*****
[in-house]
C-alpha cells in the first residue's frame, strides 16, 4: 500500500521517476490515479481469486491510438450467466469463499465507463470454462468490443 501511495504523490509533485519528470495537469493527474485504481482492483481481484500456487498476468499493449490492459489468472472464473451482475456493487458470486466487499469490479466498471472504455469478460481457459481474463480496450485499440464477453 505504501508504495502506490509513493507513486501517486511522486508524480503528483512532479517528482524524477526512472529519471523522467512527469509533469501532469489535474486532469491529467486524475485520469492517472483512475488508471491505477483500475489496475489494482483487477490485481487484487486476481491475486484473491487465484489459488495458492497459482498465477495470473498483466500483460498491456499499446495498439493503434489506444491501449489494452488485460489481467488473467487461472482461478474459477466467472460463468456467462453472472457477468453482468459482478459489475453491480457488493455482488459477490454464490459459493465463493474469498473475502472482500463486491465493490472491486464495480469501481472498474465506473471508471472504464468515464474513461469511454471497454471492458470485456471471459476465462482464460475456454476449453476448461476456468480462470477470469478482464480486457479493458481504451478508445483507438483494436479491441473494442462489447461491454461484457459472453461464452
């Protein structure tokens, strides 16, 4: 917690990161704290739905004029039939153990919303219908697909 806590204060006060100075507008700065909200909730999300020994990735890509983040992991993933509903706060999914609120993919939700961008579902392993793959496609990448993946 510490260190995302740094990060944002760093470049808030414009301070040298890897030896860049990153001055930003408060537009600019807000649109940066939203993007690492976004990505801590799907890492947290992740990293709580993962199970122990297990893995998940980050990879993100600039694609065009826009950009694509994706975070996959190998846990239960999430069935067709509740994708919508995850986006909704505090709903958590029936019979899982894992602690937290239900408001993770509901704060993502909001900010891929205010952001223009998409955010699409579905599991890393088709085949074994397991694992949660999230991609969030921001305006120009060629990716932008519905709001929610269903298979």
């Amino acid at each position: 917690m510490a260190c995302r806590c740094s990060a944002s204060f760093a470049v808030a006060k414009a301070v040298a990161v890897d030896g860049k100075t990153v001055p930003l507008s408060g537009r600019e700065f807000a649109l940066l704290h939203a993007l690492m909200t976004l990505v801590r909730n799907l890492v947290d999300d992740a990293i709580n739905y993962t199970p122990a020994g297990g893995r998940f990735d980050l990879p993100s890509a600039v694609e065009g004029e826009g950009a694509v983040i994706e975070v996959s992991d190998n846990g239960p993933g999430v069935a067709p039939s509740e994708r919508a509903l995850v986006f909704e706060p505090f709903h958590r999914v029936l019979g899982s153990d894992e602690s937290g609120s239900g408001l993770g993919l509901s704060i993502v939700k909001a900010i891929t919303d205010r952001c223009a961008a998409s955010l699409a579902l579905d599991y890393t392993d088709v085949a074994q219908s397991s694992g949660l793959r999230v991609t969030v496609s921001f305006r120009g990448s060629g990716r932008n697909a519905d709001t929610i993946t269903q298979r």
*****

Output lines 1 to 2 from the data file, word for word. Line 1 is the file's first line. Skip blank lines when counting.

[in-house]
C-alpha cells in the first residue's frame, strides 16, 4: 500500500521517476490515479481469486491510438450467466469463499465507463470454462468490443 501511495504523490509533485519528470495537469493527474485504481482492483481481484500456487498476468499493449490492459489468472472464473451482475456493487458470486466487499469490479466498471472504455469478460481457459481474463480496450485499440464477453 505504501508504495502506490509513493507513486501517486511522486508524480503528483512532479517528482524524477526512472529519471523522467512527469509533469501532469489535474486532469491529467486524475485520469492517472483512475488508471491505477483500475489496475489494482483487477490485481487484487486476481491475486484473491487465484489459488495458492497459482498465477495470473498483466500483460498491456499499446495498439493503434489506444491501449489494452488485460489481467488473467487461472482461478474459477466467472460463468456467462453472472457477468453482468459482478459489475453491480457488493455482488459477490454464490459459493465463493474469498473475502472482500463486491465493490472491486464495480469501481472498474465506473471508471472504464468515464474513461469511454471497454471492458470485456471471459476465462482464460475456454476449453476448461476456468480462470477470469478482464480486457479493458481504451478508445483507438483494436479491441473494442462489447461491454461484457459472453461464452